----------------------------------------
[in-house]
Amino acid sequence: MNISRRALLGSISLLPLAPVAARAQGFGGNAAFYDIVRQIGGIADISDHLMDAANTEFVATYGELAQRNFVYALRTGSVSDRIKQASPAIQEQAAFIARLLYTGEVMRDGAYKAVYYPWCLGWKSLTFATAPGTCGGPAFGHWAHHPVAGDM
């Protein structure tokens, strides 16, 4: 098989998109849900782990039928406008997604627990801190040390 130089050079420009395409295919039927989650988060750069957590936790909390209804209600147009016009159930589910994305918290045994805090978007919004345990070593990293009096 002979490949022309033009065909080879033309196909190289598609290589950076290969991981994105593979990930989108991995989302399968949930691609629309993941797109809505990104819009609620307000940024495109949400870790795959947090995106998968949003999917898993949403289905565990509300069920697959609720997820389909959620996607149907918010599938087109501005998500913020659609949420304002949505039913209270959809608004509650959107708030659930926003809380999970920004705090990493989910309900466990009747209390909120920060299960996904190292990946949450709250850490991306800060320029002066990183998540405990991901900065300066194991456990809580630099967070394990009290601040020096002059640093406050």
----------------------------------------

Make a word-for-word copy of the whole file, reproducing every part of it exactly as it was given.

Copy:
[in-house]
Amino acid sequence: MNISRRALLGSISLLPLAPVAARAQGFGGNAAFYDIVRQIGGIADISDHLMDAANTEFVATYGELAQRNFVYALRTGSVSDRIKQASPAIQEQAAFIARLLYTGEVMRDGAYKAVYYPWCLGWKSLTFATAPGTCGGPAFGHWAHHPVAGDM
């Protein structure tokens, strides 16, 4: 098989998109849900782990039928406008997604627990801190040390 130089050079420009395409295919039927989650988060750069957590936790909390209804209600147009016009159930589910994305918290045994805090978007919004345990070593990293009096 002979490949022309033009065909080879033309196909190289598609290589950076290969991981994105593979990930989108991995989302399968949930691609629309993941797109809505990104819009609620307000940024495109949400870790795959947090995106998968949003999917898993949403289905565990509300069920697959609720997820389909959620996607149907918010599938087109501005998500913020659609949420304002949505039913209270959809608004509650959107708030659930926003809380999970920004705090990493989910309900466990009747209390909120920060299960996904190292990946949450709250850490991306800060320029002066990183998540405990991901900065300066194991456990809580630099967070394990009290601040020096002059640093406050």